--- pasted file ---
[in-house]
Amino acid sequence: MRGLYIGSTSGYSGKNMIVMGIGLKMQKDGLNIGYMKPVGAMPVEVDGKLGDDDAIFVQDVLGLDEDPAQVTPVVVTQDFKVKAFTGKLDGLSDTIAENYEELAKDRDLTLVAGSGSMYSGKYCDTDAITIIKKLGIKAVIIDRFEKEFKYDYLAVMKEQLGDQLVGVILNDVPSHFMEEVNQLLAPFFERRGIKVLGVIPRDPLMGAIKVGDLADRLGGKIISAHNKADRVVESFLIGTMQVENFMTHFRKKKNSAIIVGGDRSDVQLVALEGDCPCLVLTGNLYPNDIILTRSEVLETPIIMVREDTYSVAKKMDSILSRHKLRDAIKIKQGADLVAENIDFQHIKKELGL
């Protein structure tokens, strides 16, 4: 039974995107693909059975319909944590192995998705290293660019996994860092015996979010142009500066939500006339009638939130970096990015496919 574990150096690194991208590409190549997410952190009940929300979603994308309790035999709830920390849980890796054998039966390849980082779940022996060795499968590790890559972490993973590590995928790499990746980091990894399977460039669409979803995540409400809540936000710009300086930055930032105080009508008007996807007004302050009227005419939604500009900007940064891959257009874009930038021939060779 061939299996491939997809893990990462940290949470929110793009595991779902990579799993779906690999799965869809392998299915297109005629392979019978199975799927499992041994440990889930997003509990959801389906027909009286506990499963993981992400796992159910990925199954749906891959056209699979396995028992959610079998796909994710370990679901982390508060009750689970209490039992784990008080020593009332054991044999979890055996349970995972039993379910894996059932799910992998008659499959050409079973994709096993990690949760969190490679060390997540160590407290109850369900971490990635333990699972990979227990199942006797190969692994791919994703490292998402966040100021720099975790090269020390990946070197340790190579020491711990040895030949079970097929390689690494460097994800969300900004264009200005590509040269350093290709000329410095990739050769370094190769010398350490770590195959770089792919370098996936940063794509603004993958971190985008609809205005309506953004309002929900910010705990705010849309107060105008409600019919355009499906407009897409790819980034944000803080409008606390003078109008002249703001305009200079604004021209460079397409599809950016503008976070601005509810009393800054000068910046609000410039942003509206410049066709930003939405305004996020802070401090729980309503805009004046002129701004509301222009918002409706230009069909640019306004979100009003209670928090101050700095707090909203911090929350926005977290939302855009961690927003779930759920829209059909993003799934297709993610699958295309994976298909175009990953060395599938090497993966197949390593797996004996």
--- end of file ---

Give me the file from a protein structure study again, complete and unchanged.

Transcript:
[in-house]
Amino acid sequence: MRGLYIGSTSGYSGKNMIVMGIGLKMQKDGLNIGYMKPVGAMPVEVDGKLGDDDAIFVQDVLGLDEDPAQVTPVVVTQDFKVKAFTGKLDGLSDTIAENYEELAKDRDLTLVAGSGSMYSGKYCDTDAITIIKKLGIKAVIIDRFEKEFKYDYLAVMKEQLGDQLVGVILNDVPSHFMEEVNQLLAPFFERRGIKVLGVIPRDPLMGAIKVGDLADRLGGKIISAHNKADRVVESFLIGTMQVENFMTHFRKKKNSAIIVGGDRSDVQLVALEGDCPCLVLTGNLYPNDIILTRSEVLETPIIMVREDTYSVAKKMDSILSRHKLRDAIKIKQGADLVAENIDFQHIKKELGL
């Protein structure tokens, strides 16, 4: 039974995107693909059975319909944590192995998705290293660019996994860092015996979010142009500066939500006339009638939130970096990015496919 574990150096690194991208590409190549997410952190009940929300979603994308309790035999709830920390849980890796054998039966390849980082779940022996060795499968590790890559972490993973590590995928790499990746980091990894399977460039669409979803995540409400809540936000710009300086930055930032105080009508008007996807007004302050009227005419939604500009900007940064891959257009874009930038021939060779 061939299996491939997809893990990462940290949470929110793009595991779902990579799993779906690999799965869809392998299915297109005629392979019978199975799927499992041994440990889930997003509990959801389906027909009286506990499963993981992400796992159910990925199954749906891959056209699979396995028992959610079998796909994710370990679901982390508060009750689970209490039992784990008080020593009332054991044999979890055996349970995972039993379910894996059932799910992998008659499959050409079973994709096993990690949760969190490679060390997540160590407290109850369900971490990635333990699972990979227990199942006797190969692994791919994703490292998402966040100021720099975790090269020390990946070197340790190579020491711990040895030949079970097929390689690494460097994800969300900004264009200005590509040269350093290709000329410095990739050769370094190769010398350490770590195959770089792919370098996936940063794509603004993958971190985008609809205005309506953004309002929900910010705990705010849309107060105008409600019919355009499906407009897409790819980034944000803080409008606390003078109008002249703001305009200079604004021209460079397409599809950016503008976070601005509810009393800054000068910046609000410039942003509206410049066709930003939405305004996020802070401090729980309503805009004046002129701004509301222009918002409706230009069909640019306004979100009003209670928090101050700095707090909203911090929350926005977290939302855009961690927003779930759920829209059909993003799934297709993610699958295309994976298909175009990953060395599938090497993966197949390593797996004996």